Cleide goes back home deeply depressed. She knows she faces a serious problem. Suddenly, the future of her family is uncertain at best. However, she says nothing at all about this to her husband.

 

A Radical Decision

Joman spends most of his time at home, just walking aimlessly around. Gradually, a silent anger at God sets in. Is this the reward the Lord gives me for having always walked the straight and narrow? Where is His justice? he thinks with greater frequency.

As time moves on, the shaking becomes more evident, especially in his arms and hands. It is hard even to pick up a pen, and this embarrasses him, the more so if there are people around.

...

Thirty days after having been to the neurologist’s office, he is back, this time taking Cleide along.

“I think, I mean, I’m getting worse,” he wails to the doctor.

“What do you feel is different?”

He reports on the difficulties of holding a coffee cup or—for that matter—of drinking water or any other liquid if the container is too full. He speaks in a confusing fashion about vision and strength. At the end, he describes his conversation with his cousin about his uncle Cândido ’s illness.

The doctor does another neurological exam and says to him, “As I see it, the situation has not gotten any worse. The only thing is that the tremor has become more constant.”

...

He continues following the prescription, but the disease does not recede. His very precarious mood alternates between anger and sadness. Only a miracle can save me, only a miracle, he constantly thinks. He walks around aimlessly in the house or in the backyard, or just stays in bed for the longest of time.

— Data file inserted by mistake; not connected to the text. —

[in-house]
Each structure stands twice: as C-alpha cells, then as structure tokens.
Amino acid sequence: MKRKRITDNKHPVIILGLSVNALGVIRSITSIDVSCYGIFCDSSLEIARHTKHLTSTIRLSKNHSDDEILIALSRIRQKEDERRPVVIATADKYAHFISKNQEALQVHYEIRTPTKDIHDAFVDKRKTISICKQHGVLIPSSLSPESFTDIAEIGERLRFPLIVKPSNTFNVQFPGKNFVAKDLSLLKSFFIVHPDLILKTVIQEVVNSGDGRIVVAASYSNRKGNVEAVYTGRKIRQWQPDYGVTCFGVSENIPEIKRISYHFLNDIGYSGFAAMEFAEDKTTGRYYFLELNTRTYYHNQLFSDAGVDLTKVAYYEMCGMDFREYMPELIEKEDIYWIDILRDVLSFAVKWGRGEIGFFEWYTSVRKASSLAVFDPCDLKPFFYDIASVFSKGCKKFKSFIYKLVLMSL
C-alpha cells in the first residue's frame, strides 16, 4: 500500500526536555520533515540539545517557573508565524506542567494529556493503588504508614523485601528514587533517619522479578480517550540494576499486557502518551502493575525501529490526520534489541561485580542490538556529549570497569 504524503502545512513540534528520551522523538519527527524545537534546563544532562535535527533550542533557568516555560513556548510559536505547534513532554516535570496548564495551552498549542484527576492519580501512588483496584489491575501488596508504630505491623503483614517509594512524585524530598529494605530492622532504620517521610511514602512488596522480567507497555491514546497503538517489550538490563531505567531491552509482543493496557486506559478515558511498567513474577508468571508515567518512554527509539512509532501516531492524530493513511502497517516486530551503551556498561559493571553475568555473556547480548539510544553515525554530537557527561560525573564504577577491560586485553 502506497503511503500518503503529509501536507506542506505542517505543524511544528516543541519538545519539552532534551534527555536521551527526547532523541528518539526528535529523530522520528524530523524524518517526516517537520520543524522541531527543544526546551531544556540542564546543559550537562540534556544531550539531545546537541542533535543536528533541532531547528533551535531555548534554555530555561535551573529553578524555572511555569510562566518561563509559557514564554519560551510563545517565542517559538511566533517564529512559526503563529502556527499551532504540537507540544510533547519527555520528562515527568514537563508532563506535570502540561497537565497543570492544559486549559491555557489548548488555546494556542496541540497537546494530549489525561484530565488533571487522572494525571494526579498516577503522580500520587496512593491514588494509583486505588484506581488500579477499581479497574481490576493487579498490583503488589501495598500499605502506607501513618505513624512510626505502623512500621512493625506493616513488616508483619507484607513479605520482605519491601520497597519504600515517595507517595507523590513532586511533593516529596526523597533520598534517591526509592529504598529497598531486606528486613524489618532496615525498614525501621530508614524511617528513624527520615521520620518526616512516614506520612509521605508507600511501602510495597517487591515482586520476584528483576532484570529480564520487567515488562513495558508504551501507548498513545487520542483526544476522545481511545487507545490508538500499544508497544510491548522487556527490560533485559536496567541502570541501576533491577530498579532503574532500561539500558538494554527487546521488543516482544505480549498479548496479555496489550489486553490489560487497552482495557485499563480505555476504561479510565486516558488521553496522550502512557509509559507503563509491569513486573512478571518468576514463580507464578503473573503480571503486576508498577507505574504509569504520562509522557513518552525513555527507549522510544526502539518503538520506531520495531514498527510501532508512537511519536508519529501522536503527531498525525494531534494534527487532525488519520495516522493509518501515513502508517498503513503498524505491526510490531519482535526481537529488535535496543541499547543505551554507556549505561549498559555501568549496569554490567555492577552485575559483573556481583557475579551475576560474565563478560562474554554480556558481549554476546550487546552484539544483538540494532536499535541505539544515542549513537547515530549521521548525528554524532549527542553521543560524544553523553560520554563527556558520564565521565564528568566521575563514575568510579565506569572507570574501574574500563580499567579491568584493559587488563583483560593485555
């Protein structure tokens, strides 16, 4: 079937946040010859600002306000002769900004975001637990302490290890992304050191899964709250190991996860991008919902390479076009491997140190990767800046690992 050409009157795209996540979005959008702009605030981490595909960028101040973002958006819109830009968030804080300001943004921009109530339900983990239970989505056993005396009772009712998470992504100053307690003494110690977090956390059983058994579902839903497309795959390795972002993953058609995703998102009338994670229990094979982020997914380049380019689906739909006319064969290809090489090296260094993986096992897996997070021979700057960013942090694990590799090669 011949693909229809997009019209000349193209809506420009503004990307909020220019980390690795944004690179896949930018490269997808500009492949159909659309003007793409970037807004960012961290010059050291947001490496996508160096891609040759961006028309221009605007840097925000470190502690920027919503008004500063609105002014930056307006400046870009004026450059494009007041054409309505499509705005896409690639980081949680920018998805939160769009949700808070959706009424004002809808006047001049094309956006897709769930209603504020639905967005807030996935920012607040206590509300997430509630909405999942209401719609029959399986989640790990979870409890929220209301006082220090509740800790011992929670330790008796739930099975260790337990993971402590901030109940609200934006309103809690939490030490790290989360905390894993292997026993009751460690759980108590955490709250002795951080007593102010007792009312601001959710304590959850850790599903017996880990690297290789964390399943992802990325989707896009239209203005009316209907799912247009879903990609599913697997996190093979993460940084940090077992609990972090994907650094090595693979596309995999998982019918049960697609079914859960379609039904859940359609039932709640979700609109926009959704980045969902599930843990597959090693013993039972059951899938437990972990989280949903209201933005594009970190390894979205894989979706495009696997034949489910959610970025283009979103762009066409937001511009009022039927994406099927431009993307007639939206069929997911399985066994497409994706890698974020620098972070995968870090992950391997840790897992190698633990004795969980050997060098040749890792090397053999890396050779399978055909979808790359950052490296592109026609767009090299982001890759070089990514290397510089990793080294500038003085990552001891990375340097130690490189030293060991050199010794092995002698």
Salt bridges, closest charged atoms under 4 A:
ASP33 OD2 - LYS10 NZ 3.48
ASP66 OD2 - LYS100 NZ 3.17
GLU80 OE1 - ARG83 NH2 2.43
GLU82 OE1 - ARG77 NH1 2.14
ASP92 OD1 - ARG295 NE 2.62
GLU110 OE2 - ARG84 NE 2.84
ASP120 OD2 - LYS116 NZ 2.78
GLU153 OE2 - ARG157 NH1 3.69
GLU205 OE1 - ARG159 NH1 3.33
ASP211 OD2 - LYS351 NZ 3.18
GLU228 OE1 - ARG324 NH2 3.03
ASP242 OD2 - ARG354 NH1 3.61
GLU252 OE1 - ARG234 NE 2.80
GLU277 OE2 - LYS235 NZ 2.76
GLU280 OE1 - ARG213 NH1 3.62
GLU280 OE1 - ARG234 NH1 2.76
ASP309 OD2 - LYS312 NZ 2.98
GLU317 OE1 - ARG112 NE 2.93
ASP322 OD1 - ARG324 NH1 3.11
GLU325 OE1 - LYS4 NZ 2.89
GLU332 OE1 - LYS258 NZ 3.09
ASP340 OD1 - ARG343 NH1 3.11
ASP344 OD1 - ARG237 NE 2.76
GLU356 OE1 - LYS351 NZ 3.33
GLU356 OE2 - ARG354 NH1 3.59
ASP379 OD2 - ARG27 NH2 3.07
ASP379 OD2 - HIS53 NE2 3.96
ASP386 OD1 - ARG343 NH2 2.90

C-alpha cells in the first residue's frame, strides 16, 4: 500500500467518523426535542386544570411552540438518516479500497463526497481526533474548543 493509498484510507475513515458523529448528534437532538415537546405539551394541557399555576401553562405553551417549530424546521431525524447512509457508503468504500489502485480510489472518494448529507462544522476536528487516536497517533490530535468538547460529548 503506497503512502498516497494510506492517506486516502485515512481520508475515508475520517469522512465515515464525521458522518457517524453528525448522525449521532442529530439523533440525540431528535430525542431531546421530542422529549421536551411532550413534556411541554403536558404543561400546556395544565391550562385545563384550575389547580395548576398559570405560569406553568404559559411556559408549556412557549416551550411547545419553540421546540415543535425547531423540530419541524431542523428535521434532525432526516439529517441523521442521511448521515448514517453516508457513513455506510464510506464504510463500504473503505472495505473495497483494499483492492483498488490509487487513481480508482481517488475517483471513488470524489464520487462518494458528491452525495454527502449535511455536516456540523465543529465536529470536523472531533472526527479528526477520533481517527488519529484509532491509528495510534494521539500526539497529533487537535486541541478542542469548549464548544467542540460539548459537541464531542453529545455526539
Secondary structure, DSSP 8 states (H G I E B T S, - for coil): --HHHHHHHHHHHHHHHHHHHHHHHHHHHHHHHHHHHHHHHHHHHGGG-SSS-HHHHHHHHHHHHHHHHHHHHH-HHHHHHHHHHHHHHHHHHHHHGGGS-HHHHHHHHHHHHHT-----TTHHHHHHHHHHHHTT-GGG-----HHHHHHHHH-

Desperate Attempts

Cleide never gives up searching for a solution. She finds out about a woman who, though not a physician, offers homeopathic treatment, and she tells her husband about this. “Who knows, maybe a miracle can happen with this woman?” she hopefully suggests.

They go to see the lady, who is direct and to the point. “Stop all this medication,” she says, “and take some pills I’ll prescribe.”

“Do you, I mean, think, I mean, I can be cured?”

“Cured!” she replies with conviction. “Within one week you’ll be much better.”

Joman hangs on to this hope, puts aside the medication prescribed by the neurologist, and takes the pills recommended by the lady, but nothing changes after one week. Disappointed and upset, he stops taking the pills and now takes no medication whatsoever.

...

Cleide does not give up and decides to use their religious faith.

“Dear, why don’t we ask Saint Jude Thaddeus for grace?” she suggests to him one day.

Despite his father’s devoutness, he himself has never been much involved with religion. In the last few days, his belief in God, never very deep to begin with, practically disappears.

“Ah, Cleide, that’s nonsense,” he answers in discouragement. “If even God has abandoned me, how can a simple saint cure me ?”

“ Oh there, Joman, don’t you say that about God.” She is not rebuking him but pleading with him. “St. Jude Thaddeus is a strong saint for impossible causes, didn’t you know that?”

“I’ve heard something about it,” he says, but he is still uninterested.

“Then, dear, let’s go there, let’s give it a try.”

He remains undecided. Maybe this could be it. Since I have no faith, God does not help me. After a brief pause, he thinks, It could be...I wonder...with so many things to take care of, perhaps He leaves some things up to the saints...and the saints are less demanding.

Cleide interrupts his thoughts, saying, “Let’s go, dear, let’s try it!”

“Fine, let’s go.” He seems a bit more encouraged now.

In the church, bearing the saint’s name,

...

In less than one week, noticing no improvement, he goes out to meet a customer he has not seen in a long time and who once told stories of a man who cured many people. He had given it no importance at the time, being wary of quacks. But now, neither ethics nor religious scruples can hold him back. His sinking ship will moor in any port. He wants to be healed, no matter where the cure may come from.

“He works wonders, real miracles,” the customer confirms when they meet. “He’s cured many hopeless people, and he charges nothing, absolutely nothing!”